organic life (226). The nerves of animal sensibility 
also ex^tend to all portions of the mucous membrane 
which line or cover parts subject to the control of the 
i¥ir L, or which perform voluntary functions, as the 
mouth, throat, etc. 

291. Thus we »ee that the skin ^ as a whole, conMi- 
tutes a vetry extensive medium of connexion and fune^ 
tbnal relation between the nerves of organic and those 
of animal life ; and the sympathetic relations and re- 
ciprocities are equally direct and powerful. The mu- 
cous membrane of the alimentary canal and liinga 
sympathizes directly and powerfully jn all the irrita- 
tions and affections of the external skin ; and the 
whole extBrnal skin, in turn, sympathizes in all the 
irritation a and affections of the muc^>uB membrane : 
this h parti cu la rlv the ca^e in all morbid affections of 
the external and internal skin^ 

OB-OAinC ADTD ASriMAI. BEKBlBrUTY,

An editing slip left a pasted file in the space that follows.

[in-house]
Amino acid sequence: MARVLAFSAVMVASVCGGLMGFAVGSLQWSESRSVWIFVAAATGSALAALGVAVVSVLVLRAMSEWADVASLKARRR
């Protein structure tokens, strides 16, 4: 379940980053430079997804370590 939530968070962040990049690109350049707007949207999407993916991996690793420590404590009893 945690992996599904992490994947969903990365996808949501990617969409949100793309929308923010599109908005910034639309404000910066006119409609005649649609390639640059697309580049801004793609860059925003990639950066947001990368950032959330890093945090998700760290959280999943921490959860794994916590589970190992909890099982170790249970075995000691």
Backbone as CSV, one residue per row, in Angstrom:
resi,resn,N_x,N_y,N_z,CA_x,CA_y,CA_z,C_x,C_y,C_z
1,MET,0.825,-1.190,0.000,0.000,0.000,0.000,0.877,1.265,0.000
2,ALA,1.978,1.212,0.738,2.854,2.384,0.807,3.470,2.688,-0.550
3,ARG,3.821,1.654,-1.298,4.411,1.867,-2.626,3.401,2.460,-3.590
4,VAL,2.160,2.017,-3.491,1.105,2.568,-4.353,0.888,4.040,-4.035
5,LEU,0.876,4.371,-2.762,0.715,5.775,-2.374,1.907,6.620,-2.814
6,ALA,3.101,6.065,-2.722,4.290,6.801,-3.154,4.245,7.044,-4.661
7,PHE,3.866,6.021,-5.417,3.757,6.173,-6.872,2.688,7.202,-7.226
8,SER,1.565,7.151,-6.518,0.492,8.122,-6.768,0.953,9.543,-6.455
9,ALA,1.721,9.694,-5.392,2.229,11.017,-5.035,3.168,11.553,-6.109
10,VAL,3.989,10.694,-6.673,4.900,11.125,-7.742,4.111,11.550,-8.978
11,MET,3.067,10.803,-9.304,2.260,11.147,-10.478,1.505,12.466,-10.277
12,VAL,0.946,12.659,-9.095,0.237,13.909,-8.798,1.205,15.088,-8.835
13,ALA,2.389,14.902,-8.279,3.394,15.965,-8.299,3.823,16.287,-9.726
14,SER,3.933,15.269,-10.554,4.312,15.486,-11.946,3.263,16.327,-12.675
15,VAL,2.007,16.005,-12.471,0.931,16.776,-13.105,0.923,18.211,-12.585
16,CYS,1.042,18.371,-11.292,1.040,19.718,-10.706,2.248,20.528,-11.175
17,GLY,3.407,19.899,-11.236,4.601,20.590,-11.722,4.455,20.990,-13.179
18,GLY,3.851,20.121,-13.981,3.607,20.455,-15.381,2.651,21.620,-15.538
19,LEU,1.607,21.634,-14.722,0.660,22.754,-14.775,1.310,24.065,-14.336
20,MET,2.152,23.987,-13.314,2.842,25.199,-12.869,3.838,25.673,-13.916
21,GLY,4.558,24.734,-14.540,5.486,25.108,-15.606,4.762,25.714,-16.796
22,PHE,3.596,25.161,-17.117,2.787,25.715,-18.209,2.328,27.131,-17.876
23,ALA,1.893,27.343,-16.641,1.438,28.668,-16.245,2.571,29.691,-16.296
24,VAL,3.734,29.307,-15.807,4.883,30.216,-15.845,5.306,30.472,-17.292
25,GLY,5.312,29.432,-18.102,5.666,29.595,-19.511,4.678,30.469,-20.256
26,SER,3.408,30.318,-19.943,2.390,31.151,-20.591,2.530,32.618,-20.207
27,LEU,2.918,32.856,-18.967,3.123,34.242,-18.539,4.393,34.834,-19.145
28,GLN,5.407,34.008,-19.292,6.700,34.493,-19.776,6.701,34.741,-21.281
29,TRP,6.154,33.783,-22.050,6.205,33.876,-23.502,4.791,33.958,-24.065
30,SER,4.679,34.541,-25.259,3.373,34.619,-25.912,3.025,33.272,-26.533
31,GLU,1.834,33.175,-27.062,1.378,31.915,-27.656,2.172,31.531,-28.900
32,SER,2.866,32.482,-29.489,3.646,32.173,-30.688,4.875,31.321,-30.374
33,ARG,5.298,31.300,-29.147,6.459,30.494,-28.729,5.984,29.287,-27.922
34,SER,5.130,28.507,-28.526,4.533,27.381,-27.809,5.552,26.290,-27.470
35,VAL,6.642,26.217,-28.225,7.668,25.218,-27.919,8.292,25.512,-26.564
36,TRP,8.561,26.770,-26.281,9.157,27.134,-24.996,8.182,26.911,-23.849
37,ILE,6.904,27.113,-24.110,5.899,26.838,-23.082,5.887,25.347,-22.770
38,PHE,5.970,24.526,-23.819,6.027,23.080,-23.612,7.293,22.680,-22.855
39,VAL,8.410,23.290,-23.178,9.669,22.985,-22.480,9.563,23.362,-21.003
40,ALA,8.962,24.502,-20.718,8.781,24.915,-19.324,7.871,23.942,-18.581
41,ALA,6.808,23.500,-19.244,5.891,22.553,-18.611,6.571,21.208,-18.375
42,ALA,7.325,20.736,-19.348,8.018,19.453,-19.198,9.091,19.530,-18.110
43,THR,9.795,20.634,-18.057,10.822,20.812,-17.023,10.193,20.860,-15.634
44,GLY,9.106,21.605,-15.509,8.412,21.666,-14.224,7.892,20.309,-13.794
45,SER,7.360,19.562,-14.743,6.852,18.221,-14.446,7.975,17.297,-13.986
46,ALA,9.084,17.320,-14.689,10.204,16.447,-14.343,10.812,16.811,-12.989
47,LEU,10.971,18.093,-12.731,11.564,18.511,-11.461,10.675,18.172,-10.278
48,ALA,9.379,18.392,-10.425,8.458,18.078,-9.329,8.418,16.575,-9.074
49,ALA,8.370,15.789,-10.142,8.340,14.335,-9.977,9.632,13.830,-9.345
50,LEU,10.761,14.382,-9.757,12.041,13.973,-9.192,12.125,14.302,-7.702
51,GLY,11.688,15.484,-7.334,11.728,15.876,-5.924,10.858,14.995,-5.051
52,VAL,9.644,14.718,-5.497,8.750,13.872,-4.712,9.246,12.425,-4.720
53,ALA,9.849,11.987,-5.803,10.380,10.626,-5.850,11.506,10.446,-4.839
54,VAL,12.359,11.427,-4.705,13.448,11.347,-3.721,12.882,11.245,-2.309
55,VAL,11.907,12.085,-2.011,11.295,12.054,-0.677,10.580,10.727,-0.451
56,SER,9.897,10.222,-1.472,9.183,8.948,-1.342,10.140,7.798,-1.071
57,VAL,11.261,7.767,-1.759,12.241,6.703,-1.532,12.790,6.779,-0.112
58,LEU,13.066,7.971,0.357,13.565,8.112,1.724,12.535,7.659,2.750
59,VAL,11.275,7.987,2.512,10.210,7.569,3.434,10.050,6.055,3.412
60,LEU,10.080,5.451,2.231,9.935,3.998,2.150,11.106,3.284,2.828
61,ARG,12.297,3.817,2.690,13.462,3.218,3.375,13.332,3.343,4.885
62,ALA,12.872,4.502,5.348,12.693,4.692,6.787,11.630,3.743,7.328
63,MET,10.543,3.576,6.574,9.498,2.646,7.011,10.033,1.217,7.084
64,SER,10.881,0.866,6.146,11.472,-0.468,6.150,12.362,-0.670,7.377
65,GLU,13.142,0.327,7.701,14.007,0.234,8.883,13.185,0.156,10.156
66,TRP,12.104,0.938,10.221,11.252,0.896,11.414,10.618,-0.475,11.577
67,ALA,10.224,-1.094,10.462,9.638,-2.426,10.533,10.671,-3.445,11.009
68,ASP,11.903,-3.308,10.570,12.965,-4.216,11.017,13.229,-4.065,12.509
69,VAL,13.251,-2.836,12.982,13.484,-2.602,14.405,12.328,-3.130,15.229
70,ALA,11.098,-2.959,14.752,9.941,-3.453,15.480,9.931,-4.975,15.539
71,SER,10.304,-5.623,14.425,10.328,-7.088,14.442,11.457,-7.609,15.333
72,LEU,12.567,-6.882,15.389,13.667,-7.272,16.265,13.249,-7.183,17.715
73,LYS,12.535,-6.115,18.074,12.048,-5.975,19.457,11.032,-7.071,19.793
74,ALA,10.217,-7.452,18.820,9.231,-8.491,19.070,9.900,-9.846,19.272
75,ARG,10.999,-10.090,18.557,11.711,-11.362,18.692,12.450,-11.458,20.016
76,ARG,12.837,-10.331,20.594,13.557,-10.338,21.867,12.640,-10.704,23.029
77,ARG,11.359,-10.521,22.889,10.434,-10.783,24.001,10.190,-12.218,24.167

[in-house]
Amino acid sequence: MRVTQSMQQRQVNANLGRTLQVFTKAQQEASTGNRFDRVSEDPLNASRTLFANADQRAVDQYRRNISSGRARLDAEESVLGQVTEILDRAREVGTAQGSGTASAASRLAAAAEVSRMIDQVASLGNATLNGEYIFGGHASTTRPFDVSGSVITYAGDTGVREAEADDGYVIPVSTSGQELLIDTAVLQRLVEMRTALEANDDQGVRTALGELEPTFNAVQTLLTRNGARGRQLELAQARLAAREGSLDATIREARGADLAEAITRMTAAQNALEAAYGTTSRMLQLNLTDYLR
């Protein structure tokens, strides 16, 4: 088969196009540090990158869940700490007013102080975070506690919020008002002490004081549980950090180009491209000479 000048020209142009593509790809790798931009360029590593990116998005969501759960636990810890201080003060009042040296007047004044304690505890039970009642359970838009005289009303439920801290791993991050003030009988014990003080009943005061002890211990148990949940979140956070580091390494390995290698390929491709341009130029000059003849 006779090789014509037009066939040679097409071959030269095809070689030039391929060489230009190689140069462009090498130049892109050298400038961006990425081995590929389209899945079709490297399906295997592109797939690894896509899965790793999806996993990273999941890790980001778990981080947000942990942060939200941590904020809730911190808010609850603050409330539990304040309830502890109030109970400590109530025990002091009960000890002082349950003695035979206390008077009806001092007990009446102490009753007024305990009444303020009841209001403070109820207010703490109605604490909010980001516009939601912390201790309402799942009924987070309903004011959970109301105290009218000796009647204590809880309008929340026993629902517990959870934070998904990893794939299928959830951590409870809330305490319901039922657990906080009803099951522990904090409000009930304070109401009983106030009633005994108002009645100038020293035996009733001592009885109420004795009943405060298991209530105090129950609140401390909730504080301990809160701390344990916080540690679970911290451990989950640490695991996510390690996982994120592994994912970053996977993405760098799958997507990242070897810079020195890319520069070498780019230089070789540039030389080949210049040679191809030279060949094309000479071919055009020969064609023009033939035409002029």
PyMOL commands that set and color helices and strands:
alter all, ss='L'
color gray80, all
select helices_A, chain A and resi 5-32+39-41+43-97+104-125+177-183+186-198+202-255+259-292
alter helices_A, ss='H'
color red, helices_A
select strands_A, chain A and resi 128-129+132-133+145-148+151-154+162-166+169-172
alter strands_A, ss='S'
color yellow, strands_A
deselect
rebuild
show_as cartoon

292. I have often spoken of organic and animal 
sensibility. It i» very important thst the meaning 
of these terms should be fully understood. Strictly 
ipaking, there are several species of sensibility in 
tKe human body. That vital property of the muscles 
which renders ihem 8 usceptihle of the action of their 
appropriate and other stimuli, may be considered a 
species of organic aenalbilityj hut it'is generally called 
irritability; and the term sensibility is only ap- 
plied to the nerves. To make this deeply interesting 
subject as plain as possible, it is necessary tbat I 
should reeBpitnlate for a moment. I have said that 
the large nervous mass lying back of the pit of the 
stomach is the great, primary, and com m on centre of 
organic life, and that the numerous smaller masses, 
or subordinate brains, are the special centres of par^ 
ticular organs or apparatuses of organs ; and that the 
top of the bead of the spinal marrow is the centre of 
the nerves of animal life, or the centre of the nerves 
of external relation, 

^ 293. Now let us understand the extent of the func- 
tional powers of these several centres. 

In the first place, the special centres of organic life 
(219) preside over the functions of their particular 
organs ; and so far as each particular function is iso- 
lated from the functions of other organs^ the centre 
which presides over it is an independent and sove- 
reign centre of perception and action ; but so far as 
it la immediately associated with the function or func-